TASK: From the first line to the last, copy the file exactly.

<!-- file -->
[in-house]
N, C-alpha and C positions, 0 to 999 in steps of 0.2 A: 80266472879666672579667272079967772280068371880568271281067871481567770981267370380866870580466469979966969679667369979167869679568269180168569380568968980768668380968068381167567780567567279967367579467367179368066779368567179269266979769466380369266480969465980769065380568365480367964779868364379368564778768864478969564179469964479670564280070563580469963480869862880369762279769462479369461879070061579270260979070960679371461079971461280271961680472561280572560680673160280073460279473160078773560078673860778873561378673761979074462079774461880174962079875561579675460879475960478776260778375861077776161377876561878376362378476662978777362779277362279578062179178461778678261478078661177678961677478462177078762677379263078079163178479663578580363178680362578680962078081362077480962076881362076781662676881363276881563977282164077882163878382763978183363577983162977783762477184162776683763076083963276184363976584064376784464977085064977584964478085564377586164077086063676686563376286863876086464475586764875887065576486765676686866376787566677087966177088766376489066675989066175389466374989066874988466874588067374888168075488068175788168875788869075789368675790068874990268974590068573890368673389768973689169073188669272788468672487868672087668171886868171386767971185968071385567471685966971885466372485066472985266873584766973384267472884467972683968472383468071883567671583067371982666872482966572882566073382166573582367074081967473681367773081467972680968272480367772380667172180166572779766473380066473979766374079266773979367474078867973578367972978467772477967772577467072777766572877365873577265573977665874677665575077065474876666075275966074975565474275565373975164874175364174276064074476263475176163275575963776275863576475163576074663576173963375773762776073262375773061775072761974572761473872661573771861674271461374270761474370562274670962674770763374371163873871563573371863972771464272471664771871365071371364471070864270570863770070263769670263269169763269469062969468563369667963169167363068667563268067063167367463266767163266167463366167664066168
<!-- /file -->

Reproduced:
[in-house]
N, C-alpha and C positions, 0 to 999 in steps of 0.2 A: 80266472879666672579667272079967772280068371880568271281067871481567770981267370380866870580466469979966969679667369979167869679568269180168569380568968980768668380968068381167567780567567279967367579467367179368066779368567179269266979769466380369266480969465980769065380568365480367964779868364379368564778768864478969564179469964479670564280070563580469963480869862880369762279769462479369461879070061579270260979070960679371461079971461280271961680472561280572560680673160280073460279473160078773560078673860778873561378673761979074462079774461880174962079875561579675460879475960478776260778375861077776161377876561878376362378476662978777362779277362279578062179178461778678261478078661177678961677478462177078762677379263078079163178479663578580363178680362578680962078081362077480962076881362076781662676881363276881563977282164077882163878382763978183363577983162977783762477184162776683763076083963276184363976584064376784464977085064977584964478085564377586164077086063676686563376286863876086464475586764875887065576486765676686866376787566677087966177088766376489066675989066175389466374989066874988466874588067374888168075488068175788168875788869075789368675790068874990268974590068573890368673389768973689169073188669272788468672487868672087668171886868171386767971185968071385567471685966971885466372485066472985266873584766973384267472884467972683968472383468071883567671583067371982666872482966572882566073382166573582367074081967473681367773081467972680968272480367772380667172180166572779766473380066473979766374079266773979367474078867973578367972978467772477967772577467072777766572877365873577265573977665874677665575077065474876666075275966074975565474275565373975164874175364174276064074476263475176163275575963776275863576475163576074663576173963375773762776073262375773061775072761974572761473872661573771861674271461374270761474370562274670962674770763374371163873871563573371863972771464272471664771871365071371364471070864270570863770070263769670263269169763269469062969468563369667963169167363068667563268067063167367463266767163266167463366167664066168